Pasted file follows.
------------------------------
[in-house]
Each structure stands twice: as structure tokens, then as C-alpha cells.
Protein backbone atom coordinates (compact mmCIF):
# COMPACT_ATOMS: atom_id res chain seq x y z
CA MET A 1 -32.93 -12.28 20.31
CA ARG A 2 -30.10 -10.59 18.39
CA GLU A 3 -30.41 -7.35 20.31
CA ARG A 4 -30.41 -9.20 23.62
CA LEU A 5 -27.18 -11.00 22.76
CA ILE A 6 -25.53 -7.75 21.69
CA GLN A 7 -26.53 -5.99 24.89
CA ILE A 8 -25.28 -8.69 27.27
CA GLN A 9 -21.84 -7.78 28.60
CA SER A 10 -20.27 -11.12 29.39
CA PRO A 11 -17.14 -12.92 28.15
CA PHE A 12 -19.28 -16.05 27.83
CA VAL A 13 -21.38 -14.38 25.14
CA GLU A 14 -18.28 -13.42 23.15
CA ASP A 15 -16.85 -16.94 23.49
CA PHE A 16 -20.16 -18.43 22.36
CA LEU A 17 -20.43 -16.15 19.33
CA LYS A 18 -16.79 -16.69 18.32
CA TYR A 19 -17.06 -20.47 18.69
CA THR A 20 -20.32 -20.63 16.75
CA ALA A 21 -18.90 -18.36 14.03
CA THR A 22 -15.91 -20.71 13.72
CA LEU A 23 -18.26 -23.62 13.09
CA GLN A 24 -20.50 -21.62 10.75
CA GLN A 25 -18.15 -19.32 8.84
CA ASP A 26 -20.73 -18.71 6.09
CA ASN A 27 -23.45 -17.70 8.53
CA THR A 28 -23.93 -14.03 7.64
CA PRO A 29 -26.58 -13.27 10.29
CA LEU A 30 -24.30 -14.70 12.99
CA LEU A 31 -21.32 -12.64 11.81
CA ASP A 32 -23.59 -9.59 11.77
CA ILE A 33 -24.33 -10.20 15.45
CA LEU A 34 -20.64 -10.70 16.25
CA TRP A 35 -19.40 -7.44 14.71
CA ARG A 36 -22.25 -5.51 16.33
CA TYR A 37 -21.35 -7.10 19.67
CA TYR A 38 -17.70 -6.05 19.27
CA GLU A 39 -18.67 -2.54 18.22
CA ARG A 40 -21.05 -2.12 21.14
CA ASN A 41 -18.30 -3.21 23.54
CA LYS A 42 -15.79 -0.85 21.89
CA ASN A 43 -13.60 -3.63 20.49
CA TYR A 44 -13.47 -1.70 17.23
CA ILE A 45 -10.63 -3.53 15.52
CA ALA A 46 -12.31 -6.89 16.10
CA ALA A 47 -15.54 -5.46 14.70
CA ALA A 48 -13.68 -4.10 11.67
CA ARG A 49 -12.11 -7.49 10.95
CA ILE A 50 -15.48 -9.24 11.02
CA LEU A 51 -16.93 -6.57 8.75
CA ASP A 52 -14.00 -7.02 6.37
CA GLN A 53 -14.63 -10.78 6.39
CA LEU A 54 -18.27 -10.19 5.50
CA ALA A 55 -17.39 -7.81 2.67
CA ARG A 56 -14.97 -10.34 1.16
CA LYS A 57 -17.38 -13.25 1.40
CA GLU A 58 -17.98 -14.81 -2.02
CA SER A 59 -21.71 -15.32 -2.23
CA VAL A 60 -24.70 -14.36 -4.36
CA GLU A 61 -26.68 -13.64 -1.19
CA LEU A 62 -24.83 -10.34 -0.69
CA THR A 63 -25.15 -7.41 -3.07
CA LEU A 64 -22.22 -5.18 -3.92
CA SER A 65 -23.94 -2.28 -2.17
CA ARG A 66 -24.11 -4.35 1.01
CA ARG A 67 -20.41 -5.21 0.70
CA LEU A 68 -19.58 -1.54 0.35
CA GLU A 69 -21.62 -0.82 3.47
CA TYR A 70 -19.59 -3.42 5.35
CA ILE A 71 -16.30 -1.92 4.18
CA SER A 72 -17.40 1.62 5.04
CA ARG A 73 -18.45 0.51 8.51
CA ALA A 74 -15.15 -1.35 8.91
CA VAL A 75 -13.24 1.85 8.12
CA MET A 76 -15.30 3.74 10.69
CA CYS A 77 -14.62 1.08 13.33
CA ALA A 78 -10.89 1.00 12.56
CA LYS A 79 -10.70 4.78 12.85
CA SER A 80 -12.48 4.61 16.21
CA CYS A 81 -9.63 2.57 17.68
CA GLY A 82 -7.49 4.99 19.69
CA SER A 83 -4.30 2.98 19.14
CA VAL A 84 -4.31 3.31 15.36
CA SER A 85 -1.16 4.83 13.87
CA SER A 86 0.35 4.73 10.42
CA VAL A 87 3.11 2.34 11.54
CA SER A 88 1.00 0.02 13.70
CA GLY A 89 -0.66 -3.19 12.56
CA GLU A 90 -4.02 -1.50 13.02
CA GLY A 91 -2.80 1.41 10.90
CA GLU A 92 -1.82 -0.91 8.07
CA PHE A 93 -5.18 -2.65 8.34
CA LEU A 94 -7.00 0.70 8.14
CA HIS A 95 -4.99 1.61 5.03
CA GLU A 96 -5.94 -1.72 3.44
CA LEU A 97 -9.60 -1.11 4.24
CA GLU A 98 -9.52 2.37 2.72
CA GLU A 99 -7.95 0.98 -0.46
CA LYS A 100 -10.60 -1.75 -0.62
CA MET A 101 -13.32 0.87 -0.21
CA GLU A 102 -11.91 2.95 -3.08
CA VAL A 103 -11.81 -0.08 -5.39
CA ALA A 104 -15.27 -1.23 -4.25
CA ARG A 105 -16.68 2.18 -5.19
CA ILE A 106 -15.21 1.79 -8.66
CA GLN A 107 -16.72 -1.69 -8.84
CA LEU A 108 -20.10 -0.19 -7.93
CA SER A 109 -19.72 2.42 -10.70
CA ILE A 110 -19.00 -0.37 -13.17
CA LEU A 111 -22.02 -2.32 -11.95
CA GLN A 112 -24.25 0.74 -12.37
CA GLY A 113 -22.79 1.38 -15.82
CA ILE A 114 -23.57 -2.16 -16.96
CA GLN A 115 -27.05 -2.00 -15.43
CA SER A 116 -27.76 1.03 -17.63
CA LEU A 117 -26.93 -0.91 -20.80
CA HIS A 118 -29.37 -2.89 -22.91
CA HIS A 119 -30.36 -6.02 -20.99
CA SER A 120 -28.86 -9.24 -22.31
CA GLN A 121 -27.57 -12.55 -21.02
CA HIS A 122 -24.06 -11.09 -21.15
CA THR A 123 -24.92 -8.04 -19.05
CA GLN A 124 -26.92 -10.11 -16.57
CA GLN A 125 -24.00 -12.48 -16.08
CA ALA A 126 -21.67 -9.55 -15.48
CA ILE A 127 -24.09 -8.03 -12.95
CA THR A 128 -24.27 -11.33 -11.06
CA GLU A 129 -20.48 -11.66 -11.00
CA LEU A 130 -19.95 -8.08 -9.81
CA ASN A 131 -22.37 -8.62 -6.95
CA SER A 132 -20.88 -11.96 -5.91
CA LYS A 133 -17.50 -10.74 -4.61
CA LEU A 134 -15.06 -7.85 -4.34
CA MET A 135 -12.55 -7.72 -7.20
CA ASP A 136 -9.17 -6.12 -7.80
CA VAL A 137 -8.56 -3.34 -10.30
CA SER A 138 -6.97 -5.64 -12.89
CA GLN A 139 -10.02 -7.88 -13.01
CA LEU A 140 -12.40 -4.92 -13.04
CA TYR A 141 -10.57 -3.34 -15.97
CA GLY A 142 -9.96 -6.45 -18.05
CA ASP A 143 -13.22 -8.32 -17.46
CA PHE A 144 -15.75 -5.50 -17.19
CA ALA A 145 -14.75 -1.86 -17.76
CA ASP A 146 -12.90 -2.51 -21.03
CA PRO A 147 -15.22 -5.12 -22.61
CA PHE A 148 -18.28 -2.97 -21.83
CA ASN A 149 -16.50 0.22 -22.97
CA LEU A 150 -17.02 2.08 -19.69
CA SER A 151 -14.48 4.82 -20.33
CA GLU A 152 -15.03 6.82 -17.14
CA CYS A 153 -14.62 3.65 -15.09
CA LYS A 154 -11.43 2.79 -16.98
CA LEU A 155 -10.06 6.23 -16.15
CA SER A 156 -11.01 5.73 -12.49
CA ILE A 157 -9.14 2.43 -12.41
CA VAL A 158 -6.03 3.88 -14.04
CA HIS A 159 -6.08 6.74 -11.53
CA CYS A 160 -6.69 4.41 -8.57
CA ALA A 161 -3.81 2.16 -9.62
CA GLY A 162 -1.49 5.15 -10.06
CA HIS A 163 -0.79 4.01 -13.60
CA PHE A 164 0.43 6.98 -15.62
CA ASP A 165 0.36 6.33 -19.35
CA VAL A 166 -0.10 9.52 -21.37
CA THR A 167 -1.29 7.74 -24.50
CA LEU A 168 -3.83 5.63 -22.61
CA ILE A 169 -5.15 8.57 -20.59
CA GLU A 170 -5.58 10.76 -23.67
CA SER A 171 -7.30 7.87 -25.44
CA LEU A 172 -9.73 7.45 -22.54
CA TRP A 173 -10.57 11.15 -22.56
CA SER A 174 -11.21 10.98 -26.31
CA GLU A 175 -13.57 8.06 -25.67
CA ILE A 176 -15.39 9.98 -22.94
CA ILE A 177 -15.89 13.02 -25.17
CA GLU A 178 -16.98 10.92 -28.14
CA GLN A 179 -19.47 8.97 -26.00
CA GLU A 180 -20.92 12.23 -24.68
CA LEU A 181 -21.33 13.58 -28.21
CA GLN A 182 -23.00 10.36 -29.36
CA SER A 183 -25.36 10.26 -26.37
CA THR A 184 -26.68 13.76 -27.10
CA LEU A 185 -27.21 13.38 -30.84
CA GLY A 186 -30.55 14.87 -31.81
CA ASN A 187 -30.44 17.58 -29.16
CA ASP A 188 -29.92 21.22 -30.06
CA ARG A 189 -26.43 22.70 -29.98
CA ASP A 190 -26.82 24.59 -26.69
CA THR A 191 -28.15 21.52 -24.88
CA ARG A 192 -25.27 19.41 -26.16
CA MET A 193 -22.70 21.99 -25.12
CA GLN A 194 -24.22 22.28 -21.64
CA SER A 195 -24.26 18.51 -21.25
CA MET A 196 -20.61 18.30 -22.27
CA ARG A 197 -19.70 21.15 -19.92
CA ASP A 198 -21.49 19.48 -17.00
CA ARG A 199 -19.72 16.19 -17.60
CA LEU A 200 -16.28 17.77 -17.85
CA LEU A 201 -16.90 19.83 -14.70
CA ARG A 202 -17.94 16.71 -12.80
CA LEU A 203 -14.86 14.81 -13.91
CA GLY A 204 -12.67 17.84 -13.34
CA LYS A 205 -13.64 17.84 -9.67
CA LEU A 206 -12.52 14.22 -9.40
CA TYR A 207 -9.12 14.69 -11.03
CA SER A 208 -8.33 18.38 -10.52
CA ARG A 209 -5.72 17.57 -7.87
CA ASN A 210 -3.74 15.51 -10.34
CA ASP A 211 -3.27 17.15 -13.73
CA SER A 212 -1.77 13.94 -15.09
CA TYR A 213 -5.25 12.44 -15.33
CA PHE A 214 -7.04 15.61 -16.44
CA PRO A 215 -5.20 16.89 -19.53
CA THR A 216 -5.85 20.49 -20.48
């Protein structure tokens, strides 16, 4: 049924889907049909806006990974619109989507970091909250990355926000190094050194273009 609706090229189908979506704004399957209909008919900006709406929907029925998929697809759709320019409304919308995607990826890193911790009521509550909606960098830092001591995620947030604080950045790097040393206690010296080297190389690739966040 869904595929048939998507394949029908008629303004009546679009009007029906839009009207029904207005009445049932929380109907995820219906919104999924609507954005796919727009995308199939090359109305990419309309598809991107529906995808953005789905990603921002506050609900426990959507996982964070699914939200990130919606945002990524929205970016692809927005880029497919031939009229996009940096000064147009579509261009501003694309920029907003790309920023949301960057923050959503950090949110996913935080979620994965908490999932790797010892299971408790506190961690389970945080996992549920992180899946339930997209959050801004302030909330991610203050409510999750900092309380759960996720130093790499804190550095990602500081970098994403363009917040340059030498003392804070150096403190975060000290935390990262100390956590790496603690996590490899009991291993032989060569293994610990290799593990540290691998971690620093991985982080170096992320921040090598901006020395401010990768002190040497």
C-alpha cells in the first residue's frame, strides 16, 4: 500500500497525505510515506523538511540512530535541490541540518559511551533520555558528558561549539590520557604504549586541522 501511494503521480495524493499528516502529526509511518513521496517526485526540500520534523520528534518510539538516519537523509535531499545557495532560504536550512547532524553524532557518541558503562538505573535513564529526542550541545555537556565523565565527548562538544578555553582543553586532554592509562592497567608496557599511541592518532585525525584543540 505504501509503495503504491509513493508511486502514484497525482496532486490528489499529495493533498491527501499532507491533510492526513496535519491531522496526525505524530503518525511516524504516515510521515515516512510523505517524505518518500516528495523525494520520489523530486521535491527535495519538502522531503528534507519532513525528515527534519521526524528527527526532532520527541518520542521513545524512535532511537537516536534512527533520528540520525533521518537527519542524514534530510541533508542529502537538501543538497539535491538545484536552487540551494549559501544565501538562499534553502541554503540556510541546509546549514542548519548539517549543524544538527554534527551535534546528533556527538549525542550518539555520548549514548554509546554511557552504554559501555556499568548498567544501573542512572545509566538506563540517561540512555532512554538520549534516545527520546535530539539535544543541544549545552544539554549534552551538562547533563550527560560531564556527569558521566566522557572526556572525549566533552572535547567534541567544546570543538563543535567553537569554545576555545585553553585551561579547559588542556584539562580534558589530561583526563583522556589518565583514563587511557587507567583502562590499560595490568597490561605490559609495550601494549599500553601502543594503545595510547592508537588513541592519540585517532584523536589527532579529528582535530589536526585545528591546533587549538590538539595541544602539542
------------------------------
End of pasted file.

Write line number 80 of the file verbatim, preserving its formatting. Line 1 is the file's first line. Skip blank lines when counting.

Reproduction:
CA MET A 76 -15.30 3.74 10.69